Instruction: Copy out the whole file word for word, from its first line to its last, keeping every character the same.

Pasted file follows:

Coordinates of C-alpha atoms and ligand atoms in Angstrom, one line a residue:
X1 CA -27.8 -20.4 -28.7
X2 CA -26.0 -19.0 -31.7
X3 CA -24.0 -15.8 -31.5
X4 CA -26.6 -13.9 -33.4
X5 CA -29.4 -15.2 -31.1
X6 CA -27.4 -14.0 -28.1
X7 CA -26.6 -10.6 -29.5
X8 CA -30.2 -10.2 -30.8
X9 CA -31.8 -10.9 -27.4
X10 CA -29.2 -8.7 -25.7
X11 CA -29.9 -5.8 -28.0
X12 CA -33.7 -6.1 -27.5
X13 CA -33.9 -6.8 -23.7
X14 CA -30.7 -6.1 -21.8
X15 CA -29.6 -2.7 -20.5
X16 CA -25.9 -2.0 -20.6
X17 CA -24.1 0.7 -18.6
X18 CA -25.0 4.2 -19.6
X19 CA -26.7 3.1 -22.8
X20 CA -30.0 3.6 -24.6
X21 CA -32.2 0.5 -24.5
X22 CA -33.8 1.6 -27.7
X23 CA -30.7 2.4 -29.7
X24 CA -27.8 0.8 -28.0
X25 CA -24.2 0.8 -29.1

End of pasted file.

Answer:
Coordinates of C-alpha atoms and ligand atoms in Angstrom, one line a residue:
X1 CA -27.8 -20.4 -28.7
X2 CA -26.0 -19.0 -31.7
X3 CA -24.0 -15.8 -31.5
X4 CA -26.6 -13.9 -33.4
X5 CA -29.4 -15.2 -31.1
X6 CA -27.4 -14.0 -28.1
X7 CA -26.6 -10.6 -29.5
X8 CA -30.2 -10.2 -30.8
X9 CA -31.8 -10.9 -27.4
X10 CA -29.2 -8.7 -25.7
X11 CA -29.9 -5.8 -28.0
X12 CA -33.7 -6.1 -27.5
X13 CA -33.9 -6.8 -23.7
X14 CA -30.7 -6.1 -21.8
X15 CA -29.6 -2.7 -20.5
X16 CA -25.9 -2.0 -20.6
X17 CA -24.1 0.7 -18.6
X18 CA -25.0 4.2 -19.6
X19 CA -26.7 3.1 -22.8
X20 CA -30.0 3.6 -24.6
X21 CA -32.2 0.5 -24.5
X22 CA -33.8 1.6 -27.7
X23 CA -30.7 2.4 -29.7
X24 CA -27.8 0.8 -28.0
X25 CA -24.2 0.8 -29.1